Puerto Ricans Furious Over Cockfighting Ban

Tucked away in the recently passed U.S. Farm Bill is a ban on cockfighting that was signed into law last week and will affect all U.S. territories like Puerto Rico and Guam. According to NPR, the Farm Bill passed last Wednesday, and the cockfighting ban has long been sought by animal rights groups such as the so-called Humane Society (HSUS).

However, when news that one of Puerto Rico’s most popular pass times was to be outlawed starting next year, Puerto Ricans at first were in disbelief, but now are angry. Cockfighting is a centuries old tradition and their island territory has numerous clubs dedicated to the sport that employ hundreds of people. But the overall cockfighting industry, according to Puerto Rican officials interviewed by NPR, generates millions of dollars a year in revenue and thousands of people are employed. As a result of the ban, it will be a blow to Puerto Rico’s economy which is still suffering from the devastation from two hurricanes over past year.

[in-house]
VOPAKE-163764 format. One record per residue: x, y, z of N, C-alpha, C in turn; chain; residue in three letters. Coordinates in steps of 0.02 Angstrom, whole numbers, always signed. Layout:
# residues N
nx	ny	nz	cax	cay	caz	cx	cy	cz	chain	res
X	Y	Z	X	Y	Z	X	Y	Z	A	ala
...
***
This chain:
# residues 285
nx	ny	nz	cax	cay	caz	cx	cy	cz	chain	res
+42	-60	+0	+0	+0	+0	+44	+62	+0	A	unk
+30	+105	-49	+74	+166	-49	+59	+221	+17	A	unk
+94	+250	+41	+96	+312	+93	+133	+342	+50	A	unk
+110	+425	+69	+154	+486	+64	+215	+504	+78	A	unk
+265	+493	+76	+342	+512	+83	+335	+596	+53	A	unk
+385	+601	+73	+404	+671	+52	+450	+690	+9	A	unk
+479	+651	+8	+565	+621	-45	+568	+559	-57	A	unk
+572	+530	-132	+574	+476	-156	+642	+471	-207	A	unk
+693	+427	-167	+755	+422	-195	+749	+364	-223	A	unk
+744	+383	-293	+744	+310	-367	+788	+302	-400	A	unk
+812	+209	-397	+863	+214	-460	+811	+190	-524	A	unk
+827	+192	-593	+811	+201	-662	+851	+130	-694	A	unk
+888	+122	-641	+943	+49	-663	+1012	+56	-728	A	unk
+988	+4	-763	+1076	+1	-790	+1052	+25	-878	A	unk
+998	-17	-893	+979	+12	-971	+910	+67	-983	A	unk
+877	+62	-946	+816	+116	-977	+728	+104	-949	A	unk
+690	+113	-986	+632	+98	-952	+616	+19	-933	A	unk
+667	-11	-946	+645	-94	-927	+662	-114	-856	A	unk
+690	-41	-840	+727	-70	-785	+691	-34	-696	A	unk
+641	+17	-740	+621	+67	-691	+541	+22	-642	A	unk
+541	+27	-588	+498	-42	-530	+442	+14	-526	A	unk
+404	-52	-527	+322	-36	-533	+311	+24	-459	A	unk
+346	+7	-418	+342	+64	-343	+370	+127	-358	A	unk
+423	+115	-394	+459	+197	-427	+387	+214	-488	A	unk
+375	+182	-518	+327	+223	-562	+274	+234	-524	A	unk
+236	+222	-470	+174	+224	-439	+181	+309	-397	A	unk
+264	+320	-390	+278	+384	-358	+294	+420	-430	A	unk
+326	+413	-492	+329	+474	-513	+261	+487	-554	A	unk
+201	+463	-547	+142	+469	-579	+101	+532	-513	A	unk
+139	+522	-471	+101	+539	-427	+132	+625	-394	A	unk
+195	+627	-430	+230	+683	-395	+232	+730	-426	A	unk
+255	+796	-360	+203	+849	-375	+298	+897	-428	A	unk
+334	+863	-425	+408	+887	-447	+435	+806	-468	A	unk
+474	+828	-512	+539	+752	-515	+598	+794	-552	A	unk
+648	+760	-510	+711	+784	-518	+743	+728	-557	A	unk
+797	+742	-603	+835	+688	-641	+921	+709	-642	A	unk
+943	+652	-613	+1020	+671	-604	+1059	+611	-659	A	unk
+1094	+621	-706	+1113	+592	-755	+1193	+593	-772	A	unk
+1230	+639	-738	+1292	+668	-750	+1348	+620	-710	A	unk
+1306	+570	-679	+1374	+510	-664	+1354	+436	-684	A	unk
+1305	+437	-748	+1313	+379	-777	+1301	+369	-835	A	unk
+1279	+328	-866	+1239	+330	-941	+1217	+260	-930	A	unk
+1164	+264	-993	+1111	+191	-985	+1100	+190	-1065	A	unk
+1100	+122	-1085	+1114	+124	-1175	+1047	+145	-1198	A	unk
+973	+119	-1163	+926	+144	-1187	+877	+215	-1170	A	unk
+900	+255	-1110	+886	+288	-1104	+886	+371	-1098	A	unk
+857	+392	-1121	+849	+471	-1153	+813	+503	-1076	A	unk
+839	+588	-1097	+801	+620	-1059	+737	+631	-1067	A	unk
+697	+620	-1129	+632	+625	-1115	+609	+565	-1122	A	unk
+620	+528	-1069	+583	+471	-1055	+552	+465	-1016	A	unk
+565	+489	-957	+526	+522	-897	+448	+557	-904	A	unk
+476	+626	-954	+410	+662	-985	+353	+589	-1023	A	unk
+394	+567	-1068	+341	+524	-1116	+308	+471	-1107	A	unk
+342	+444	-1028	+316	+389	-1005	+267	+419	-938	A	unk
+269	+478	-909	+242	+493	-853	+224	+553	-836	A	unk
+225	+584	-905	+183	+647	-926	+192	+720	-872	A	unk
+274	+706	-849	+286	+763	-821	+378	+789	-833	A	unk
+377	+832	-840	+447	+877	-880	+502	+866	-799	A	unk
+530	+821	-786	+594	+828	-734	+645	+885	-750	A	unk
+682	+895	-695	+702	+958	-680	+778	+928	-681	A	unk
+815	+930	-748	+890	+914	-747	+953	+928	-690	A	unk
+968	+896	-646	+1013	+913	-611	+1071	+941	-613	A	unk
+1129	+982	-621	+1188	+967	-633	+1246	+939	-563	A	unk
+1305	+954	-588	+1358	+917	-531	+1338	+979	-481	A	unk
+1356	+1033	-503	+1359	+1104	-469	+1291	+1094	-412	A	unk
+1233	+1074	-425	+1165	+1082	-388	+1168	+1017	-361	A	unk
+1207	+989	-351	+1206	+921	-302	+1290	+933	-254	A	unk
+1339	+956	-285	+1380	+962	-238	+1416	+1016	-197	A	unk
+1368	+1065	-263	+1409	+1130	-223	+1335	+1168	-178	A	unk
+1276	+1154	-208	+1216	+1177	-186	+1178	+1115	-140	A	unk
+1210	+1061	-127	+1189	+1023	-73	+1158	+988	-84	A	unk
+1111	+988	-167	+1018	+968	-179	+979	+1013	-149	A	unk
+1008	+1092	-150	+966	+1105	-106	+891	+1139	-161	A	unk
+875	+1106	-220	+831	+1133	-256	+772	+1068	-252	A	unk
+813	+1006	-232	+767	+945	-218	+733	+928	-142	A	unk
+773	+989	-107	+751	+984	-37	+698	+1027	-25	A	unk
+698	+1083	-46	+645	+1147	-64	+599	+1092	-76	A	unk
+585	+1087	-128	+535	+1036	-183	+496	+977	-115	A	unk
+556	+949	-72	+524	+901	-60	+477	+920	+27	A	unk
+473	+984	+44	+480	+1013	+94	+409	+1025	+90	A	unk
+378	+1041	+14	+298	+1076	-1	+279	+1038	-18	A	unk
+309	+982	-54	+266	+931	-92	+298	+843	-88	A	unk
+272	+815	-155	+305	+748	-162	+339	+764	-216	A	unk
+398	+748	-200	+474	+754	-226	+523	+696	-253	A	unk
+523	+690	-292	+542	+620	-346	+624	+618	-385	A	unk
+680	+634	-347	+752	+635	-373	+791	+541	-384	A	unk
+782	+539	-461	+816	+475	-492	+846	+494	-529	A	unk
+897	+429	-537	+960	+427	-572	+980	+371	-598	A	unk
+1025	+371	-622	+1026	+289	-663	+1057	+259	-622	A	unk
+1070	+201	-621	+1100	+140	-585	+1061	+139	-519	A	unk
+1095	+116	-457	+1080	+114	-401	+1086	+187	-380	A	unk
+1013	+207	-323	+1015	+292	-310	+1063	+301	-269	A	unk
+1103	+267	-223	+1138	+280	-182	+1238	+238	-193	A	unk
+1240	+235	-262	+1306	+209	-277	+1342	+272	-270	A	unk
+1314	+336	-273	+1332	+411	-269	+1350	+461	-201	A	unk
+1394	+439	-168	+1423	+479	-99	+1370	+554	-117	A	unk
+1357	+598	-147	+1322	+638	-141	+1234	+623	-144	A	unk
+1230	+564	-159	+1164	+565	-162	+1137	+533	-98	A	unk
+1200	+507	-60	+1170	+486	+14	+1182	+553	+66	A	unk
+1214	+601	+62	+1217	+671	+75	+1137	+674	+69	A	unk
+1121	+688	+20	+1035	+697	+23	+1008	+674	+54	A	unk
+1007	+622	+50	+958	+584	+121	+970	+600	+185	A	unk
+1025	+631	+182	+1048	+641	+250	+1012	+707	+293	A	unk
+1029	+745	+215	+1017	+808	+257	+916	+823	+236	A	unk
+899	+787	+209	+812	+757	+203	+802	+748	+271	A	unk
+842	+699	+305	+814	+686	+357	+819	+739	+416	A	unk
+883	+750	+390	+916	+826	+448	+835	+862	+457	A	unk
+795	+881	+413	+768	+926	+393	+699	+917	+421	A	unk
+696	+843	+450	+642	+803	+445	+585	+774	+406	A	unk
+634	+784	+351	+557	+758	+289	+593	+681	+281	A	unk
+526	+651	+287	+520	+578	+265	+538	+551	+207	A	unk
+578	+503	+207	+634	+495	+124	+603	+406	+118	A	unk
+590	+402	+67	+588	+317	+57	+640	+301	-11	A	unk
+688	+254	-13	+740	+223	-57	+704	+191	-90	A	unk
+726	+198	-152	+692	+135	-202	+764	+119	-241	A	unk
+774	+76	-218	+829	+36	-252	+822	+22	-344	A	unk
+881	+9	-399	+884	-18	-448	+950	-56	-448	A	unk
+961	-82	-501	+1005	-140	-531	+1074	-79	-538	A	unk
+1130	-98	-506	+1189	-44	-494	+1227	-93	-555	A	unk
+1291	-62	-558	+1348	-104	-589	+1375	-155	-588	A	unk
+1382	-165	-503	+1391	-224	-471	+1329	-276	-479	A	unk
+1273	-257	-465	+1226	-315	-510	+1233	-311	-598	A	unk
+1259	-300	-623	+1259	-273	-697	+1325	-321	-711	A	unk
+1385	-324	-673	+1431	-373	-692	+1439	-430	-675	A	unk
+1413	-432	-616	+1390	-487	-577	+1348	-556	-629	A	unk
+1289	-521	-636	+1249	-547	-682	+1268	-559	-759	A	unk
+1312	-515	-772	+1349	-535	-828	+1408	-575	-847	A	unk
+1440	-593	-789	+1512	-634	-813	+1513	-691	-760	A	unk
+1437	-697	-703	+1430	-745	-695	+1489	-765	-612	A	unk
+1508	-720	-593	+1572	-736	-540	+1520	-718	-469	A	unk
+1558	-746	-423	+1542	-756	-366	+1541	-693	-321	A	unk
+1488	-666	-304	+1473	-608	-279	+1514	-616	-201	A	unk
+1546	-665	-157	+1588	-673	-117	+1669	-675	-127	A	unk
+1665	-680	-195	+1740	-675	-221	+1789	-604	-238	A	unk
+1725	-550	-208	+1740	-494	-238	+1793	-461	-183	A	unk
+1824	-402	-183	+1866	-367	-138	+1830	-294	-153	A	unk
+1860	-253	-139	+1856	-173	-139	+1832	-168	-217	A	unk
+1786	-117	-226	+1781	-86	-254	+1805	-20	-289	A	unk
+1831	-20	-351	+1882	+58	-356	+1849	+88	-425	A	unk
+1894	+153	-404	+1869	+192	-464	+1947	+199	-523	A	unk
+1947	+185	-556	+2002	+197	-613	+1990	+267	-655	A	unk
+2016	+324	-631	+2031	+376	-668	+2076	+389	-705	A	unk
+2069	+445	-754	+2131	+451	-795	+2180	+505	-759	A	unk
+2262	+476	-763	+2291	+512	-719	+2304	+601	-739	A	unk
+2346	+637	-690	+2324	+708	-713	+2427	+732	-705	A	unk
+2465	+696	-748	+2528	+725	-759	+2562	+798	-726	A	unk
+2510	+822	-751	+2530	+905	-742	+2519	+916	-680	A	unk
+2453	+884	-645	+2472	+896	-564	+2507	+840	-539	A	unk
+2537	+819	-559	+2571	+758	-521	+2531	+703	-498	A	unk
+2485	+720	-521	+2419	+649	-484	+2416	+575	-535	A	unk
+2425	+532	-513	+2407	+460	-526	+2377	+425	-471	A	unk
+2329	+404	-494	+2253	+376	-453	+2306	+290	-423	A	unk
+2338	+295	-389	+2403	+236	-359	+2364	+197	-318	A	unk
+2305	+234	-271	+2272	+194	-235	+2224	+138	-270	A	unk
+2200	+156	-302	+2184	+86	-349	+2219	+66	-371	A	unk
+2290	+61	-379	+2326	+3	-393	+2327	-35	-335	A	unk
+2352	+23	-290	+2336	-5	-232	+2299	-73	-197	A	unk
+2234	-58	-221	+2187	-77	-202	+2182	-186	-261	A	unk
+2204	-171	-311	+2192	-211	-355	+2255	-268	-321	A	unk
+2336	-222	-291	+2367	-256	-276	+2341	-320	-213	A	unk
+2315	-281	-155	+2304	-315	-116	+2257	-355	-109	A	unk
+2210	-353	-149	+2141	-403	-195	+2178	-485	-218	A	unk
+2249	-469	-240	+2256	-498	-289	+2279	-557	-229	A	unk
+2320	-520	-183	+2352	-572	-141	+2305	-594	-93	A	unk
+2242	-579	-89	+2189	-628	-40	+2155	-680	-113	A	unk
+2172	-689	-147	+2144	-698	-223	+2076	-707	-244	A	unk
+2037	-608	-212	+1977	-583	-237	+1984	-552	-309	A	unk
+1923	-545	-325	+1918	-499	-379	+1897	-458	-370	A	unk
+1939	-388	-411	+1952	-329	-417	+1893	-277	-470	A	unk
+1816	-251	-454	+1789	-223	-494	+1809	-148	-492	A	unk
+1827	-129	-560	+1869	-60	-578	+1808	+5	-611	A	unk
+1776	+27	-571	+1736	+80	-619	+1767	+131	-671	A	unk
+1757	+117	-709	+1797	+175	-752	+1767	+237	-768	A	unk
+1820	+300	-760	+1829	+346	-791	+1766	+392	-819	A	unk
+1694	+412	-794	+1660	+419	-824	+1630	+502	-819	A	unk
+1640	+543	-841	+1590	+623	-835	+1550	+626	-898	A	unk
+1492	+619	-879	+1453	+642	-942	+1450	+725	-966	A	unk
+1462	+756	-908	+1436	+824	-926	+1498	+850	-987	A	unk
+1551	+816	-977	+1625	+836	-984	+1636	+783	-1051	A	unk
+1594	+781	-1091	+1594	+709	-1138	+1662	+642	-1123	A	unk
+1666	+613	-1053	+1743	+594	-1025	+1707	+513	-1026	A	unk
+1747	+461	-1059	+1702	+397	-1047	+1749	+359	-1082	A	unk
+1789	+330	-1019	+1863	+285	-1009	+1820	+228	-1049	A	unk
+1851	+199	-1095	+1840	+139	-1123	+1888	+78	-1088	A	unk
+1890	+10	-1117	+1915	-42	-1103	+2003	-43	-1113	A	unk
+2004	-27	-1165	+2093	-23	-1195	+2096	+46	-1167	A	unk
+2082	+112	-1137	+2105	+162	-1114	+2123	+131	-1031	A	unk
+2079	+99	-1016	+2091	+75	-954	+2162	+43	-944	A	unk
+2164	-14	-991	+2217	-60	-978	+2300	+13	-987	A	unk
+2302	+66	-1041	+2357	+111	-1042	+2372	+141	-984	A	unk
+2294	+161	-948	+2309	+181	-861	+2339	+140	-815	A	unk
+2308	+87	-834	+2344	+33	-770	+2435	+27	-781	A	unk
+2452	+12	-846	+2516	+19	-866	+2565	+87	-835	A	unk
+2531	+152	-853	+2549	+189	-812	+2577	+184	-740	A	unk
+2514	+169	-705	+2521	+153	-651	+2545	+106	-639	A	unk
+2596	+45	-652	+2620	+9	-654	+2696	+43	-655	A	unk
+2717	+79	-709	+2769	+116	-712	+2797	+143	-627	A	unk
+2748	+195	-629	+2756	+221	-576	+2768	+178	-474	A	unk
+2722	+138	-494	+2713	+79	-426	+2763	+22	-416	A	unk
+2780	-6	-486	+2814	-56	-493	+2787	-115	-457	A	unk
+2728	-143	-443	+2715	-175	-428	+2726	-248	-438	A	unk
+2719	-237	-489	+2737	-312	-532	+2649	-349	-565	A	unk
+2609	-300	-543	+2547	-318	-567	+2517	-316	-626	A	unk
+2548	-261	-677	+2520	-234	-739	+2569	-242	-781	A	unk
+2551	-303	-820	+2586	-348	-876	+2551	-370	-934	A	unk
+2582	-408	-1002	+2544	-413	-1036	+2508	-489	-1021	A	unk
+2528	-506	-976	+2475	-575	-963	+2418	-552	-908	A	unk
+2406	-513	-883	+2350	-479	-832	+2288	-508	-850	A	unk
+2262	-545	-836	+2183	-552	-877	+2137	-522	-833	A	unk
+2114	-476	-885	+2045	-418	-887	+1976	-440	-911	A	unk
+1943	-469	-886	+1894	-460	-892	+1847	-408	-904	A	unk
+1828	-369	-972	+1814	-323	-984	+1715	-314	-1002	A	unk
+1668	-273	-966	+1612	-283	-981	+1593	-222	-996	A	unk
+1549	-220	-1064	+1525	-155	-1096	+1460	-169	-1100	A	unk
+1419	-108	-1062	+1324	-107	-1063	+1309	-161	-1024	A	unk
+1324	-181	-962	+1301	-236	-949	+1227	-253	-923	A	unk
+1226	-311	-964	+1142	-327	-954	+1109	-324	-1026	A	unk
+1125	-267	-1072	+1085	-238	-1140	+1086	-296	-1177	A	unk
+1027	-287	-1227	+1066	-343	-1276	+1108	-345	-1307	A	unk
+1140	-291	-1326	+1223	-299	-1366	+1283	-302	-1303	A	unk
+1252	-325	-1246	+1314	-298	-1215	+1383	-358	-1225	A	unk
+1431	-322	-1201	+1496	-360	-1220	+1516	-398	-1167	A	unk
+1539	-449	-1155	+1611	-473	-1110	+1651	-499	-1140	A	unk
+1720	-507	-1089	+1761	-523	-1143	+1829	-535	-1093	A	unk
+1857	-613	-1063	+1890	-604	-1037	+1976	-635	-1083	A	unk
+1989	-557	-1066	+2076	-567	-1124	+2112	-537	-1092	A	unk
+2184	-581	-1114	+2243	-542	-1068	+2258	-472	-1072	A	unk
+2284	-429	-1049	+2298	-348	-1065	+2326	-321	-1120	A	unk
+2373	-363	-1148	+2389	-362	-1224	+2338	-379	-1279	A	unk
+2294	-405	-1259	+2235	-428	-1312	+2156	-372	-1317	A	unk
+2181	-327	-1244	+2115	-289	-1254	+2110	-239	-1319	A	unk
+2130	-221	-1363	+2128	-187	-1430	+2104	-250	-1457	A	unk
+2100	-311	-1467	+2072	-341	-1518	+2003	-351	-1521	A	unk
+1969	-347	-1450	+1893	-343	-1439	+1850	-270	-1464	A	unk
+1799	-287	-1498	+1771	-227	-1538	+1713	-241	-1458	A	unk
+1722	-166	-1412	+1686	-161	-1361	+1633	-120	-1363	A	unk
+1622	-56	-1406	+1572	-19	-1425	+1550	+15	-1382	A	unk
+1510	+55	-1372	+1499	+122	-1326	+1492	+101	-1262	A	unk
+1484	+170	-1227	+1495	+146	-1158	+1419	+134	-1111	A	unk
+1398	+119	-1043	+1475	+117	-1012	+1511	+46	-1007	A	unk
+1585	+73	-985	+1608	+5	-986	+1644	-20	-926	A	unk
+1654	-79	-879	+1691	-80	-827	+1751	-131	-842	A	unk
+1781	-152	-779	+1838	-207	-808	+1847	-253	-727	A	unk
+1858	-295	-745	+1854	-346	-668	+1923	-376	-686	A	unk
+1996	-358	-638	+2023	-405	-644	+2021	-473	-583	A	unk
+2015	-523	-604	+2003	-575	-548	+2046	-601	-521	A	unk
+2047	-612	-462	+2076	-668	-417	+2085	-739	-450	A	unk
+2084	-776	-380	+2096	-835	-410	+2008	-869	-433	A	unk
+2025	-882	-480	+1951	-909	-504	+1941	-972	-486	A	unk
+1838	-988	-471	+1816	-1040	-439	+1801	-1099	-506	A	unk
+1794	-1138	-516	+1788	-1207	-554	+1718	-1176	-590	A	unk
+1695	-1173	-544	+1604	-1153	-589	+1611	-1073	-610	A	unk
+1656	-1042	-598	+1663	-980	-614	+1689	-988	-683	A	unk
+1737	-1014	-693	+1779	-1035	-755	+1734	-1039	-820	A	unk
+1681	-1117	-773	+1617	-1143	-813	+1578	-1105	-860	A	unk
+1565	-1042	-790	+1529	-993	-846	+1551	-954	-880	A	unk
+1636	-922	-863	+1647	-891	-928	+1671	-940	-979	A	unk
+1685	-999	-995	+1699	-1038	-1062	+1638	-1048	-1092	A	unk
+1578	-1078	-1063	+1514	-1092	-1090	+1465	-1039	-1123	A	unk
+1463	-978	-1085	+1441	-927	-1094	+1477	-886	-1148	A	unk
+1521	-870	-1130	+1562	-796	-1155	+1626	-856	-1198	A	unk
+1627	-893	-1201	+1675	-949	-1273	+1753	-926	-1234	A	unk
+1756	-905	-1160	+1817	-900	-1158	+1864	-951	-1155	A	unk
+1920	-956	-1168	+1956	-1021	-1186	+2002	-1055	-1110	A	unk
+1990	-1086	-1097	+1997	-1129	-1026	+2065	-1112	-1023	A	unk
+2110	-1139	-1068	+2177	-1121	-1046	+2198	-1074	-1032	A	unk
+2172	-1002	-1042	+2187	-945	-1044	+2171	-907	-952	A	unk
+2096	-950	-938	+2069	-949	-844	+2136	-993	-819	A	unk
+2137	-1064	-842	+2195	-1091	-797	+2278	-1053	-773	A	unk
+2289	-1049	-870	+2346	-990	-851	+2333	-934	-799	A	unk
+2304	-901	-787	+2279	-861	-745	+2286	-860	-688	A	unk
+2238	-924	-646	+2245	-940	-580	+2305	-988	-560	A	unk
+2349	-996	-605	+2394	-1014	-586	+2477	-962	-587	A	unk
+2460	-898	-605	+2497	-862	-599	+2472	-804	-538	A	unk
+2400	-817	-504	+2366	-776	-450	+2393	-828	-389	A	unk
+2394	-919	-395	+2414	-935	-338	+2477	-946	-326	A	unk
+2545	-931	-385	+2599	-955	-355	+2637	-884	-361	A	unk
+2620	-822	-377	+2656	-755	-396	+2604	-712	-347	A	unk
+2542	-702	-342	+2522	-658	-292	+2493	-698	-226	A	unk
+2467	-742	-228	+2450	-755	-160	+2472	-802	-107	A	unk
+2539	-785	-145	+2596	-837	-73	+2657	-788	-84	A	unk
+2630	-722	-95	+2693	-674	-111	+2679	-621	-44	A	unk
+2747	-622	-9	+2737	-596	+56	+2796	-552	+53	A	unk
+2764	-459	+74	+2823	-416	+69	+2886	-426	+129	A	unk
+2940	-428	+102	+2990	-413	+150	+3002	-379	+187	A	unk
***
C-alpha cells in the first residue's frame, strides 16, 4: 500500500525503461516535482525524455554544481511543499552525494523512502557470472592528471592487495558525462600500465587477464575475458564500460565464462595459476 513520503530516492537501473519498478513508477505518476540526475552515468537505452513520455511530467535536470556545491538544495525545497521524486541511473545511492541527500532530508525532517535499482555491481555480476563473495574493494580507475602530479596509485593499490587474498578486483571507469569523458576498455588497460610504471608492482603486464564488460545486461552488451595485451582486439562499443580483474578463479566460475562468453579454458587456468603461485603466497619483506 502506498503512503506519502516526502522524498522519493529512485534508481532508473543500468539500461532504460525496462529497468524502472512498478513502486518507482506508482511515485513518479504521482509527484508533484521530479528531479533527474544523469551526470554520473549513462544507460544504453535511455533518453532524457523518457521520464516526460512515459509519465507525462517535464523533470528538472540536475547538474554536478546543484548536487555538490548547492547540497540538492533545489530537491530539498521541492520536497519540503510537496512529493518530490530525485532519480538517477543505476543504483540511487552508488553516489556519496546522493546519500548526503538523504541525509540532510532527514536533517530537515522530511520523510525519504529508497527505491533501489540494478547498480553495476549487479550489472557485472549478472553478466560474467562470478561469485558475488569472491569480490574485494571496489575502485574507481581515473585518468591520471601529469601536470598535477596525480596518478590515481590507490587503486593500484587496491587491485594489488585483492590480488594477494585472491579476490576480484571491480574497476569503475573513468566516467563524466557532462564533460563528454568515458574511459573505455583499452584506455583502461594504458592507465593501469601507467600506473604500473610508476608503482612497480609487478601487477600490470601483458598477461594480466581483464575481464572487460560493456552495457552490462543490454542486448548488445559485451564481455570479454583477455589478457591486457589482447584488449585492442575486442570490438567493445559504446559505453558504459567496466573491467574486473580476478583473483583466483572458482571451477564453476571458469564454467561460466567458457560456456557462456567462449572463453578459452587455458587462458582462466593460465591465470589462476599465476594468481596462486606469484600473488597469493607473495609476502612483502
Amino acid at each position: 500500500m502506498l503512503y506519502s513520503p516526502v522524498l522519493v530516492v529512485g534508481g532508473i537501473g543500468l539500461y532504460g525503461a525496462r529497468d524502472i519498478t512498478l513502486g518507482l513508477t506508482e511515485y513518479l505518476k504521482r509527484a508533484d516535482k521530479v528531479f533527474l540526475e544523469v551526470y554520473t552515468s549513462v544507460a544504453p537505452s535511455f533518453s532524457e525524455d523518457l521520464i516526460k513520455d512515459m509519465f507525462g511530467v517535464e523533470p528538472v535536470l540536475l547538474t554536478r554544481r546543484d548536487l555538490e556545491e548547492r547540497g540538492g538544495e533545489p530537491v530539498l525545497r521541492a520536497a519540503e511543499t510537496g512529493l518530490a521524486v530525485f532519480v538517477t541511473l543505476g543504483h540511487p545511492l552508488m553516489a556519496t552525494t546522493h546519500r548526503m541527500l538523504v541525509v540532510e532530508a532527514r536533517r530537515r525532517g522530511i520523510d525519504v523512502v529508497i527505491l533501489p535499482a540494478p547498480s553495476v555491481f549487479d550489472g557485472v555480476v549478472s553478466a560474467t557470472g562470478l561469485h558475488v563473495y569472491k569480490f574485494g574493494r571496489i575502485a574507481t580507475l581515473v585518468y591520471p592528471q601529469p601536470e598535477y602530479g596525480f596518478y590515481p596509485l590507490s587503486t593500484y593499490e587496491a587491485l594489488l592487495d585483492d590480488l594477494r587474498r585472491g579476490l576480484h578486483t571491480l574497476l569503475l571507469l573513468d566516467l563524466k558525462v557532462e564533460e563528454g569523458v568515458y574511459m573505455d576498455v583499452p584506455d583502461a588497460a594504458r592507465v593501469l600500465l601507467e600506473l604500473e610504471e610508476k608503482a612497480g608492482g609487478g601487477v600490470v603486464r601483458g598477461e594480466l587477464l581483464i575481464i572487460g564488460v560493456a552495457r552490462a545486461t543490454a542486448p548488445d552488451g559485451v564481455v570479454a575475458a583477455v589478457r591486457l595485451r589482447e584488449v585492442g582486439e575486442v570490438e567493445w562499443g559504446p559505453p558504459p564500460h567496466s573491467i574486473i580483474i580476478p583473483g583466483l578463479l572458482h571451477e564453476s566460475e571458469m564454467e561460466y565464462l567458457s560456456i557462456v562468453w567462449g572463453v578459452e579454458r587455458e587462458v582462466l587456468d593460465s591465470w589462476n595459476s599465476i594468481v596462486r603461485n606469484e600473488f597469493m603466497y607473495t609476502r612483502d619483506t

None of the above economic factors means anything to the Humane Society. The group’s President, Kitty Block, (not surprisingly) told NPR she thinks cockfighting is cruel and also says: These are birds that are armed with weapons that slash eyes out, and it’s just a brutal blood sport and it’s really something that should’ve gone a long time ago..

Plastic spurs are attached to the gamecock’s heels with wax and tape. One bird can overpower another and birds can die but animal deaths can happen in any sport where animals are utilized. One solution would be to prohibit the use of weapons in cockfighting events or even implement safety measures making cockfights less violent. Of course, the truth, facts or logic doesn’t matter to nihilistic prudes, like HSUS, since their end goal is to make the lives of humans as miserable as possible by taking away any means of entertainment where animals are used for sport or domestication.

The law takes effect one year after the President signs it, so it gives time for the U.S. territories to organize an effort to repeal the ban. Hopefully, they will and are successful.

PHOTO CREDIT: Wikimedia – Puerto Rican cockfighting club, 1937